Putting a price on farm data. On a farm, land, seed, water, crop inputs, farm machinery and other such items have a price that is easy to quantify. But the data generated by working the land with those items has not fixed price. So there is high demand for access to that information. Read more.
The Purdue Food and Agribusiness Quarterly Review is now available. The six articles in this issue were written by faculty in Purdue University’s Center for Food and Agricultural Business, as well as faculty from the University of Sao Paulo. These authors have sought out leading business research, strategy and insights and tailored them to food and agricultural business. For example, in the “Is Cash King?” article, the author states: “In the economic downturn of the agriculture industry, it might be surprising to learn that it could be time to start spending that cash hoard. This is true for at least three reasons…” Read Issue.
Soybean acres are predicted to increase 5.5% in 2017, according to the latest data from USDA. At the agency’s 93rd Agricultural Outlook Forum, which is taking place Feb. 23-24 in Washington DC, Robert Johansson, USDA Chief Economist, shared an outlook for prices, acres, farmer sentiment and more. The outlook for prices is slightly higher. See the USDA’s price expectations for the crop year ahead.
Producer sentiment inched higher during April as the Ag Economy Barometer increased to 130. The latest result for the Purdue/CME Group Ag Economy Barometer, which is based on a monthly survey of 400 U.S. agricultural producers, was slightly higher than March’s 124 reading.
One of the most promising areas for UAVs is agriculture, where drones offer the potential for addressing several major challenges. With the world’s population projected to reach 9 billion people by 2050, experts expect agricultural consumption to increase by nearly 70 percent over the same time period. Agricultural producers must embrace revolutionary strategies for producing food, increasing productivity, and making sustainability a priority. Drones are part of the solution, along with closer collaboration between governments, technology leaders, and industry. See more.
The Farmer Veteran Fellowship Fund assists veterans with advancing their careers in agriculture by giving them access to funding, resources and support services. The Homegrown by Heroes label is proudly displayed on products grown, raised and produced by hardworking farmer veterans who have chosen to serve their nation twice – once by defending it and again by feeding it. Find out more about Homegrown by Heroes.
According to the Washington Post, the bees with which most Americans are familiar – the ones which pollinate crops on the mainland and make honey – are doing just fine. Data released by the USDA this year indicates there were 2.66 million commercial honey-producing bee colonies in the U.S. That’s down slightly from the 2.74 million colonies in 2014, but is still significantly higher than it was in 2006, when colony collapse disorder was first documented. Read more.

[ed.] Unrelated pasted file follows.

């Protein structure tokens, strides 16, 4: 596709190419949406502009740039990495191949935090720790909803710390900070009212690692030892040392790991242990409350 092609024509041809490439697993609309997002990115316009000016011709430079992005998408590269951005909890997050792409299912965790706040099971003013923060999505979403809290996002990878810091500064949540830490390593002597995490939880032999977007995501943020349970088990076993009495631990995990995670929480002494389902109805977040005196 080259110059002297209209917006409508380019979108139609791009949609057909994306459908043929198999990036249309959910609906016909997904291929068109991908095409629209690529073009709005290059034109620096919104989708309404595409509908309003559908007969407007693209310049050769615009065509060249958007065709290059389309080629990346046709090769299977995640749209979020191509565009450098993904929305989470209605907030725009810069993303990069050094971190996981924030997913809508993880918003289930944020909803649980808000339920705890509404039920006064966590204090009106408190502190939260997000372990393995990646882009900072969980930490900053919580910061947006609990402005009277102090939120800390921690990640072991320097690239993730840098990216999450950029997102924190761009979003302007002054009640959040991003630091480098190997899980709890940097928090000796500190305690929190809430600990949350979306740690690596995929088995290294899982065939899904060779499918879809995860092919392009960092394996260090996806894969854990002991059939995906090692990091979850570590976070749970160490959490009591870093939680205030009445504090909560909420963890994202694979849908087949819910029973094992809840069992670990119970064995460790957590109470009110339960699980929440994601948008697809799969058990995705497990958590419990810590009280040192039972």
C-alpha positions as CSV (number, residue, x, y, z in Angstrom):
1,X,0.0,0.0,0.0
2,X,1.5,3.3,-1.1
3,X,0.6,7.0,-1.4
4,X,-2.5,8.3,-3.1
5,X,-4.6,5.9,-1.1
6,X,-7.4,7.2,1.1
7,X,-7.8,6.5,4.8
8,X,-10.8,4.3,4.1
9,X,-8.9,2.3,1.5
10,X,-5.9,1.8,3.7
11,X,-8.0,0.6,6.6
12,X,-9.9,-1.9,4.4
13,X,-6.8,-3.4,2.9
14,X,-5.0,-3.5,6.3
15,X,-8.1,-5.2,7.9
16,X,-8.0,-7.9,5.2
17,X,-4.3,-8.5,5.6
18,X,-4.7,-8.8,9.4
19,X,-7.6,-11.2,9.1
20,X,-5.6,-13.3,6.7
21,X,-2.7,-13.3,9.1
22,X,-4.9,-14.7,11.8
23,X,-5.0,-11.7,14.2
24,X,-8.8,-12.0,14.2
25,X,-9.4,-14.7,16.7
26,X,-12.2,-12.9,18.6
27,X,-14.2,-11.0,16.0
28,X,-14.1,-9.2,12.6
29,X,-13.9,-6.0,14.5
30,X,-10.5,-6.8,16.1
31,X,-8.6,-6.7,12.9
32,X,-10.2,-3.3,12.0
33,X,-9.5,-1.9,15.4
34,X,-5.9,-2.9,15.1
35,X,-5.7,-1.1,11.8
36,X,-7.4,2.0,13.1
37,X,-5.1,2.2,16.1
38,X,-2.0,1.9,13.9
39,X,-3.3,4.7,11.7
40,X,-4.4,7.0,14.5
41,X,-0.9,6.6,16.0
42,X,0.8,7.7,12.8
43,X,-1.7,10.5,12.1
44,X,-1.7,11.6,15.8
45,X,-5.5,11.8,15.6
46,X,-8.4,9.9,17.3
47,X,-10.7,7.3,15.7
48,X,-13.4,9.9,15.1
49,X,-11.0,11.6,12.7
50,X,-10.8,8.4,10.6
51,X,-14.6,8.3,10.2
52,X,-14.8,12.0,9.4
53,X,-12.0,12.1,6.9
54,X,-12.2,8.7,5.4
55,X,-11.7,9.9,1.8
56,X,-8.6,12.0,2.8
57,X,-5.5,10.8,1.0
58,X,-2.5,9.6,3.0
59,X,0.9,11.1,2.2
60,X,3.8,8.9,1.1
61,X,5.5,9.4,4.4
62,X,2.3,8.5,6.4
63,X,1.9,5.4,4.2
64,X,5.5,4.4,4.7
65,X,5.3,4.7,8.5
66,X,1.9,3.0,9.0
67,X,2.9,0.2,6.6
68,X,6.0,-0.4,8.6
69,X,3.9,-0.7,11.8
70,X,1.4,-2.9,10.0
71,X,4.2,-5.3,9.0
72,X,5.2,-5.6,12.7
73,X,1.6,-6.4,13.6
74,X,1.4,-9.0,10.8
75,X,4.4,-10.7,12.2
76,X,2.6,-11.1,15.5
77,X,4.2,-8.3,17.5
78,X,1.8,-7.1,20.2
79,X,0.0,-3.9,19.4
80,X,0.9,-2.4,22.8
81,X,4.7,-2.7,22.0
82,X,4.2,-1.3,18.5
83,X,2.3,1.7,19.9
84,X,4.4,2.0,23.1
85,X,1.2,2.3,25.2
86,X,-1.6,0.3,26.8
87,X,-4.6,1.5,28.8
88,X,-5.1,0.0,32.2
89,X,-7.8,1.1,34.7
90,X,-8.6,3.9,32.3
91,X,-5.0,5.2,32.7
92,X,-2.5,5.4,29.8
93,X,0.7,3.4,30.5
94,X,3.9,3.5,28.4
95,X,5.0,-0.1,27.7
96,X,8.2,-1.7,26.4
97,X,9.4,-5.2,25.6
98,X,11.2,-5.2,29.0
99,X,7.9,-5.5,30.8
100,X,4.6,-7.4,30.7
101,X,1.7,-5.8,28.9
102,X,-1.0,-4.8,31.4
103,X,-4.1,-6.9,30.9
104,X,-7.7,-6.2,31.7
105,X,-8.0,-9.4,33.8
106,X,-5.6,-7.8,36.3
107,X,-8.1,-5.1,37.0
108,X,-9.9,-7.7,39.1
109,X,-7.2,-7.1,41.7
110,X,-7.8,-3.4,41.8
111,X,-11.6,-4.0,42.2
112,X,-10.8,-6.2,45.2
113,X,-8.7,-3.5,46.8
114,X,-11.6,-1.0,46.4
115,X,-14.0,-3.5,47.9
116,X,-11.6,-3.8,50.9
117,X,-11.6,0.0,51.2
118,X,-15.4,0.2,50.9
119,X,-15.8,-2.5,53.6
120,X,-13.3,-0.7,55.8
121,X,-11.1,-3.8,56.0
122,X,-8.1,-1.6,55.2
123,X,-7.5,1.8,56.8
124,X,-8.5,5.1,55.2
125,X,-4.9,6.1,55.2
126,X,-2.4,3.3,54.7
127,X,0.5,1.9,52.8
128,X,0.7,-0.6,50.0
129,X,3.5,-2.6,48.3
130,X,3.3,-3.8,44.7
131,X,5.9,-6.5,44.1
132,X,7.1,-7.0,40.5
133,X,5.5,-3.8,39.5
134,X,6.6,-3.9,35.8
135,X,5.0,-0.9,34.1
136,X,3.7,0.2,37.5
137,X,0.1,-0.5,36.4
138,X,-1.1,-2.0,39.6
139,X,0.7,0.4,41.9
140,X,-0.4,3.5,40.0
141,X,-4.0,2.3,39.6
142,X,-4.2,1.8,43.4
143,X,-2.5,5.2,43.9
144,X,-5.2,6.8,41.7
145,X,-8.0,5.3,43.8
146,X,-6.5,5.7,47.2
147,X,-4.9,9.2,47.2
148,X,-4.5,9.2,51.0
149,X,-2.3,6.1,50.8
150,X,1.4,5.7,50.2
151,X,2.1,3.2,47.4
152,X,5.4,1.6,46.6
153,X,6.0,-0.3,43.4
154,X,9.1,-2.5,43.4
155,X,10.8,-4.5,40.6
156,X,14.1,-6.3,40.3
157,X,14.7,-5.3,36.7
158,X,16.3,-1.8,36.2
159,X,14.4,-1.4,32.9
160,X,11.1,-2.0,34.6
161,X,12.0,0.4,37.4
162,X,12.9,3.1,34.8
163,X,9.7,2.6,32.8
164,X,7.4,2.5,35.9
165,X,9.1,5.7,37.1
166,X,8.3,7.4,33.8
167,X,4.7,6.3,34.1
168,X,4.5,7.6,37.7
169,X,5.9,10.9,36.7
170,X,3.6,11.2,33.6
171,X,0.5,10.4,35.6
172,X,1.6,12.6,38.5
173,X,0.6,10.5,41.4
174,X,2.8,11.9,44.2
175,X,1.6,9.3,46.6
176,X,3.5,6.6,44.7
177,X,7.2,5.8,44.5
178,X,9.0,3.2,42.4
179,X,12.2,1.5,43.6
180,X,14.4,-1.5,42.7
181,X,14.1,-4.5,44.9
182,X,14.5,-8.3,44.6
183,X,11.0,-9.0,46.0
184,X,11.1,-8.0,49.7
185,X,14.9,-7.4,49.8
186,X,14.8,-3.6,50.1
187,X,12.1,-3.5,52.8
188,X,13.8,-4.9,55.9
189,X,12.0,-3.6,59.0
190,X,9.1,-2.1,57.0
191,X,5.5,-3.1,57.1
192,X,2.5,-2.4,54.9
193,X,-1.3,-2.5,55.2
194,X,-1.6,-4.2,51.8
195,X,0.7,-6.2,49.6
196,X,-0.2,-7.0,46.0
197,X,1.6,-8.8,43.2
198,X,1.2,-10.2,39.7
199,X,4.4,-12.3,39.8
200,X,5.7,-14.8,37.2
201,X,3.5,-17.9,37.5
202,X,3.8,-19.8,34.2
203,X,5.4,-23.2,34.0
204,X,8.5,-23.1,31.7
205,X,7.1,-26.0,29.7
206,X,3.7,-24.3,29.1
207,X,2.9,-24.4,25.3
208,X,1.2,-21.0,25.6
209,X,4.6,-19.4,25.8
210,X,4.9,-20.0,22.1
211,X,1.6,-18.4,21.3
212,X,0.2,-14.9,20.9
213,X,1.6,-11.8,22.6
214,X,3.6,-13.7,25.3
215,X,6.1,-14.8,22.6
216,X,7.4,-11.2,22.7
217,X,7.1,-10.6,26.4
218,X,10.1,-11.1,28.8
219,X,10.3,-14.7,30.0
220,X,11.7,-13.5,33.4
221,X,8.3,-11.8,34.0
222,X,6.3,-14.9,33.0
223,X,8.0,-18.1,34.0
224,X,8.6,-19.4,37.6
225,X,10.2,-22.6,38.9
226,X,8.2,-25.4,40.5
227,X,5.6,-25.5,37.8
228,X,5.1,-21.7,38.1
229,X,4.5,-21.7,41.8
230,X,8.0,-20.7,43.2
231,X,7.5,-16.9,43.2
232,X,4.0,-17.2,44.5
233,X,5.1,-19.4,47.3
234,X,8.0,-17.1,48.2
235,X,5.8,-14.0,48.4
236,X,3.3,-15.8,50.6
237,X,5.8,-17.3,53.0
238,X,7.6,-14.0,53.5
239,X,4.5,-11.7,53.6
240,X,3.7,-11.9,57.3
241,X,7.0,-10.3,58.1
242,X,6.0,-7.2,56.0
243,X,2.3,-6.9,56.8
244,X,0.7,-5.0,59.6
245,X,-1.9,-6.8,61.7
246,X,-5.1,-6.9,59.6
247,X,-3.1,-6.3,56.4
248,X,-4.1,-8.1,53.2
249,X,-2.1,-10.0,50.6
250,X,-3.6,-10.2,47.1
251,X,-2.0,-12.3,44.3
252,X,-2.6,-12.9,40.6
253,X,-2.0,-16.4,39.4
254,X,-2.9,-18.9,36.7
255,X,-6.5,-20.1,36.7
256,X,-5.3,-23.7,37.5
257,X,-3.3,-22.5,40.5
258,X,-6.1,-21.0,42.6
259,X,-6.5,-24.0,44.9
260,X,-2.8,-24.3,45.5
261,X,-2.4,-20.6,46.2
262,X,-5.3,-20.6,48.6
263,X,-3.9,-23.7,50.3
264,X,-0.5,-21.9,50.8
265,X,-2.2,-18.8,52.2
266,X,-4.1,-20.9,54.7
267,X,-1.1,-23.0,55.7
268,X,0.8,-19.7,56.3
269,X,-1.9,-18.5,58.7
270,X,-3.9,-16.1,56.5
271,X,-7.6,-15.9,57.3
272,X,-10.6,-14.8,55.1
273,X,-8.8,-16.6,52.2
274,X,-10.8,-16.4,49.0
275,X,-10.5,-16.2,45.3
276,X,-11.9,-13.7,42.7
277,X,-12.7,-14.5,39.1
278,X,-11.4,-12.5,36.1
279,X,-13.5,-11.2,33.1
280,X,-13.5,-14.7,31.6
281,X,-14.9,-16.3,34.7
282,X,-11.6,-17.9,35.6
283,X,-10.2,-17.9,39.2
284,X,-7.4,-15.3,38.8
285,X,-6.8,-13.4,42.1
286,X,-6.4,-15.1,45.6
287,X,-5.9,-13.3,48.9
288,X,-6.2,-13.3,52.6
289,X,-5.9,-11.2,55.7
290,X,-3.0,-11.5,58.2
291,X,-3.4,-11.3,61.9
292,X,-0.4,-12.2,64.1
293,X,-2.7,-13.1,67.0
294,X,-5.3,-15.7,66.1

New York Times: There is much to like about small, local farms and their influence on what we eat. But if we are to sustainably deal with problems presented by population growth and climate change, we need to look to the farmers who grow a majority of the country’s food and fiber. Read article.
Agriculture Secretary Tom Vilsack hosted a roundtable of young and beginning farmers at Iowa State University on August 17. As the men and women shared their stories and concerns, several themes stuck out. Here are seven of the biggest challenges facing young and beginning farmers. Top 7 Concerns
Farmers who employ Internet-connected and precision farming equipment should be very mindful of the way they configure their devices, the FBI warned in a public statement advisory at the end of March. The Bureau, together with the US Department of Agriculture (USDA), issued the note as an alert to the growing security threat. The FBI is particularly warning against data breaches that may expose farming data saved with various companies or on cloud accounts. Read more.
Agriculture Data: Putting Farmers in the Driver’s Seat – Farmers collect valuable data every time their equipment passes through fields and that information will fuel tomorrow’s innovation. But currently the potential of this resource is not being fully realized. The Agricultural Data Coalition, or ADC, is dedicated to helping farmers get the most out of their newest asset. Our mission is focused on designing, creating and managing a central repository where farmers can store their information and oversee how it is accessed. Data farming will be key to agriculture’s future, and farmers should be in control. Visit the website for more details.
CAPS’ Executive Manager Tim Harris gave a presentation on farmland leases to land owners. The talk has been broken into three video clips, Land Lease Basics, Negotiation Tips and Rental Rates. The clips can be viewed on the CAPS YouTube Channel.